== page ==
15. Dechi

    Dechi Senior Member

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    @Lynn sleep efficiency is total time slept divided by total time in bed, so basically you slept 60% of the time and were awake 40% of the time. Normal is 85%.

    Mine was just a little over 50%.
     
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  16. Wishful

    Wishful Senior Member

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    Unless you have genuine rheumatism, I think that seeing that specialist would be a waste of money and effort. GPs like sending patients--especially difficult ones--to specialists, even if it's unlikely to help the patient. I suggest asking your GP why he thinks a rheumatologist would be helpful for you. I saw one: waste of time and effort.

    I have no experience with sleep experts. I suggest making sure that the specialist deals with non-standard sleep issues, because I'm sure there are lots who only deal with well-understood issues, such as apnea.
     
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  17. wonderoushope

    wonderoushope Senior Member

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    @Wishful - I also thought it was a good idea to see a rheumatologist not to help with sleep. It was more about priorities of symptoms and should I see a rheumatologist for joint issues or concentrate on seeing someone about getting my sleep in order . I found the rheumatologist who specialises in fibromyalgia and is very interested in the gut back into shape. It's not that I really need his help on getting gut back into shape as I have a good dietician for that, but I thought it was a good indication that he might be quite good, as he is right that the gut is a big component. I basically wanted to get his opinion if I have fibromyalgia. I have pain issues that could mimic fibro or some type of joint issue (but I don't have arthritis).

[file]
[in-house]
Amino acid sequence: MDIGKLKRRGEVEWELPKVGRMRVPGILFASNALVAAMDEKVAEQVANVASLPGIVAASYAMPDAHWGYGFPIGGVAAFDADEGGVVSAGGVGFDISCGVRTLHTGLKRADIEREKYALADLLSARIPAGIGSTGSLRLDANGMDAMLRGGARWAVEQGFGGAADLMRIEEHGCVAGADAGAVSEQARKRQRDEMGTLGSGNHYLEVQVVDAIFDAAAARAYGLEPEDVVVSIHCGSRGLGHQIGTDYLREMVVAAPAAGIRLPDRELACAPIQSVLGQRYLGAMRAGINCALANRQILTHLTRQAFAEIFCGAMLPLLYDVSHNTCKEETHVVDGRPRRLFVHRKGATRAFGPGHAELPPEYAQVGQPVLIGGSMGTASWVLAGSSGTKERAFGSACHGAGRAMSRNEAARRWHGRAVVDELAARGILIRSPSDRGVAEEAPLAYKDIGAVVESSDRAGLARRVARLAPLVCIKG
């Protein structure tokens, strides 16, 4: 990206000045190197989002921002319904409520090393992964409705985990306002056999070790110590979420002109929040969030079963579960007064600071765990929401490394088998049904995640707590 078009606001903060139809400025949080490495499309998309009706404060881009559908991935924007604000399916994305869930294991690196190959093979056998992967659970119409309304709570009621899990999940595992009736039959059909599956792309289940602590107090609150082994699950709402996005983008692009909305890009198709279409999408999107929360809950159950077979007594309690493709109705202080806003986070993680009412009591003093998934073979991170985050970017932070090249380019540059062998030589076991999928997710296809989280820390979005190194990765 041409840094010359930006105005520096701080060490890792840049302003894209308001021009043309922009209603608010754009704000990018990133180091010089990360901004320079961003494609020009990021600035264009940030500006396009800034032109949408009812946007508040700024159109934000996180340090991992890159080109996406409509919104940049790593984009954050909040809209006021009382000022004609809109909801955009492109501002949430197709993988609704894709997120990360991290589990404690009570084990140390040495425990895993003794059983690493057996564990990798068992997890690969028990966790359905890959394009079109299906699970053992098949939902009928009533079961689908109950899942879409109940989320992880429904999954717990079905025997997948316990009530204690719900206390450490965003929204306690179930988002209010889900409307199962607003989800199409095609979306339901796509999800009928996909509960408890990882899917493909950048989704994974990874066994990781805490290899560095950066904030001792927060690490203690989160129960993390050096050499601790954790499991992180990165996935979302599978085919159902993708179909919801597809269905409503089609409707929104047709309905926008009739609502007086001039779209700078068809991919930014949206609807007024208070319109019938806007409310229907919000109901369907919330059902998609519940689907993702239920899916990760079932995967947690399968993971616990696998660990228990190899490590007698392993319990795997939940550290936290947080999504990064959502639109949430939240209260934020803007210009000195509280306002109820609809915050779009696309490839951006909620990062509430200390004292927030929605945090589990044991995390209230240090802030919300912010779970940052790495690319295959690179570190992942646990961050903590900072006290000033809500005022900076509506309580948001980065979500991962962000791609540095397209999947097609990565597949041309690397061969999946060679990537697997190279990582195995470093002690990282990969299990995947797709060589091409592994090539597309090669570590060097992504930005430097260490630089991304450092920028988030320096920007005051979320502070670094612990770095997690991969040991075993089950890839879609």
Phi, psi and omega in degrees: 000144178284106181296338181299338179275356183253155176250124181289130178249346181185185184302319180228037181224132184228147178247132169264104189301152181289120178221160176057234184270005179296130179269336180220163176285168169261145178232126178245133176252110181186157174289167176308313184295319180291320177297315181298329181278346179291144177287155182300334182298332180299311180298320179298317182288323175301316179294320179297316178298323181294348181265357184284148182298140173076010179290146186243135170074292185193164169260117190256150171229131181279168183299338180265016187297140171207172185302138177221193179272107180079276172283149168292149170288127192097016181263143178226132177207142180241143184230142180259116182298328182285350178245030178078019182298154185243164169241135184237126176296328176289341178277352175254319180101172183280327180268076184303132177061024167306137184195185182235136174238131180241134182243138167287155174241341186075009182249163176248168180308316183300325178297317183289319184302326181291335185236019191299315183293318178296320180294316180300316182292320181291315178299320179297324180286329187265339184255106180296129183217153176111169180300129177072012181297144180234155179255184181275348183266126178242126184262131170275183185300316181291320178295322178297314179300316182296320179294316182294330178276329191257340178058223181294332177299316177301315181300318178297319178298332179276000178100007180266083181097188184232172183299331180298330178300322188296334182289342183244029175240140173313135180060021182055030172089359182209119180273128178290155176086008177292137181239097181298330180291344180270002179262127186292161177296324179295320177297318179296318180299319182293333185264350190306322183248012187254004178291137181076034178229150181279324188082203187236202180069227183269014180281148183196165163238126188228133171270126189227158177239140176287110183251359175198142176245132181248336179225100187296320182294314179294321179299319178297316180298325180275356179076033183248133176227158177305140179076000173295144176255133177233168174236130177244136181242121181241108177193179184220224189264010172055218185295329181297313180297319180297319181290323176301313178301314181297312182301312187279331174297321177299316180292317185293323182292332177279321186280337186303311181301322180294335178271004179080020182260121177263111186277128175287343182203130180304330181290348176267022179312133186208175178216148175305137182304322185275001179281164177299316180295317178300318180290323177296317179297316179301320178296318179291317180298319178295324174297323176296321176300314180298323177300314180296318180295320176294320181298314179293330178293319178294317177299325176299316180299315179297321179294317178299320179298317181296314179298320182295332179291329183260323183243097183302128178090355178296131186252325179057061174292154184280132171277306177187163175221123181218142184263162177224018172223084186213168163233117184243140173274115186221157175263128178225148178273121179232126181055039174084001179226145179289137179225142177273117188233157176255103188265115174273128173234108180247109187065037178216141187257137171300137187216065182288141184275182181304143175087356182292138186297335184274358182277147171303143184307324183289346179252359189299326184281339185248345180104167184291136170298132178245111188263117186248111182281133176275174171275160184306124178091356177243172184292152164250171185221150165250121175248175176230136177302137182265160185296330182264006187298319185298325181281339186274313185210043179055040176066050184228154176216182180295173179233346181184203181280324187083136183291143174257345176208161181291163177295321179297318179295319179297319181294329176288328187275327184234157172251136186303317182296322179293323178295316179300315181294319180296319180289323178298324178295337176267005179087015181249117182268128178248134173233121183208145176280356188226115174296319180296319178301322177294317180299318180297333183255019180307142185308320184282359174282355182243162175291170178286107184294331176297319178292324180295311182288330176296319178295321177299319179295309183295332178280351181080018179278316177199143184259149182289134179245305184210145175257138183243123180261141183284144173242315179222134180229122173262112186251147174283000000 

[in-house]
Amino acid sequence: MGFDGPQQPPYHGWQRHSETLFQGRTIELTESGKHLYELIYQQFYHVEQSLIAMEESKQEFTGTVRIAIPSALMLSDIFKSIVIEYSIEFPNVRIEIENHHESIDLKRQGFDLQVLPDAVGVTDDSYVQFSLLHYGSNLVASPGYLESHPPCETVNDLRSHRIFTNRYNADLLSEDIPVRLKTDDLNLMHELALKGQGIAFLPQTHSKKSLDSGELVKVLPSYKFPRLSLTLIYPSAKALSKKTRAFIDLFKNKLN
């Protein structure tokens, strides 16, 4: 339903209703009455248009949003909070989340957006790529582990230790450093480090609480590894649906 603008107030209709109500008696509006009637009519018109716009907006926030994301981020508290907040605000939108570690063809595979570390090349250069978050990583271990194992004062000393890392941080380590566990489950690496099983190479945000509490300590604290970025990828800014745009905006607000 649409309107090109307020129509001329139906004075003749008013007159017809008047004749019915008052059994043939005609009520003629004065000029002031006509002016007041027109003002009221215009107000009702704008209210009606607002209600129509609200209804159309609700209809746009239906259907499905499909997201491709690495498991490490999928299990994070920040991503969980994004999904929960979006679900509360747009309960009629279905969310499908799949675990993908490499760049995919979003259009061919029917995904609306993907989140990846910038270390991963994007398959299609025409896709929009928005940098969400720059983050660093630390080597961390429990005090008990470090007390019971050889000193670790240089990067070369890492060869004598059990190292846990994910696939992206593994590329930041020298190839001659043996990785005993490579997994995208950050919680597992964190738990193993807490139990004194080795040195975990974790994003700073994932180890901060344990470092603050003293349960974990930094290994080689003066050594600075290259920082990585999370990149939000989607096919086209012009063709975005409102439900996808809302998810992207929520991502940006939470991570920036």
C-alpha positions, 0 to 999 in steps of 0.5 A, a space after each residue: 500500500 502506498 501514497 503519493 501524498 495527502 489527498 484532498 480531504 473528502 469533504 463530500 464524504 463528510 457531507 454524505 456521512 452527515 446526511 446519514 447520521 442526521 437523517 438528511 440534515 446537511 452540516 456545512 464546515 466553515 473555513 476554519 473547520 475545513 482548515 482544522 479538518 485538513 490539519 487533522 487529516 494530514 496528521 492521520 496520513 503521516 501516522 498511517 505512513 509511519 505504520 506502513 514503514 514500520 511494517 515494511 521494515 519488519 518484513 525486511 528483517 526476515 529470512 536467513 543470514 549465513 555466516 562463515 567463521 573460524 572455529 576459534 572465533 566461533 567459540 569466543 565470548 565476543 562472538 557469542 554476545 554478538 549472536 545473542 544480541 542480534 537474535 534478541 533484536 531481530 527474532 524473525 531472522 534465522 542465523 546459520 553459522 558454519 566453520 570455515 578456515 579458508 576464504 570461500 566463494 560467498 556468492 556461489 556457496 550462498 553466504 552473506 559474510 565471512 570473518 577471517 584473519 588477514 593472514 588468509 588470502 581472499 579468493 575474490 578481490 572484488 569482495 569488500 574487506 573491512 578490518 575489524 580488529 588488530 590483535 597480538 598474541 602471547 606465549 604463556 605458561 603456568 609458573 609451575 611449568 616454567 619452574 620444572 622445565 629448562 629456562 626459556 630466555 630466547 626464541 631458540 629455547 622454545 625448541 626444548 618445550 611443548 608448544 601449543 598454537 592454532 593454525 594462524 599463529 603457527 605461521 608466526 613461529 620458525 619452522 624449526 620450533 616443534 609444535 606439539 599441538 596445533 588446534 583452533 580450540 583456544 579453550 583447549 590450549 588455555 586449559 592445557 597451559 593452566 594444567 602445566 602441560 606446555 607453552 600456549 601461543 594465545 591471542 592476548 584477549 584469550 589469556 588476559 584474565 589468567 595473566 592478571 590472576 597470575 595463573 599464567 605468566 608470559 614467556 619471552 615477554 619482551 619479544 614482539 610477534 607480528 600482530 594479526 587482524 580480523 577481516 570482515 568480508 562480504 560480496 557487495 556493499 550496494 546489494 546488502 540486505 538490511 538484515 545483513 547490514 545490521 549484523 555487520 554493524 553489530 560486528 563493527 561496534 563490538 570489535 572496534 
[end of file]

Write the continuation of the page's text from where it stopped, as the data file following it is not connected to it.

The joint issues don't really affect me at night, while I am sleeping. I mean I wake up very stiff, and do have back pain, but I don't feel pain throughout the night, so I doubt the joint issues affect my sleeping too much. They are separate issues (for the most part).
     
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  18. Alvin2

    Alvin2 The good news is patients don't die the bad news..

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    Mine is also reduced a fair bit. But they can't do much for this, we don't yet know why ME affects sleep quality :(

    The problem with these drugs is that they are highly addictive and often lose effect over time (not for everybody but for many)
    They are only meant for short term use though they can feel like a god send, later on they become a bigger problem then the sleep issues you started with :bang-head:
    https://en.wikipedia.org/wiki/Zolpidem#Tolerance,_dependence,_and_withdrawal

    On an aside i have found Acetyl Cysteine helps with sleep initiation, i don't know what the mechanism is and taking it long term is of unknown safety so i can't really recommend it.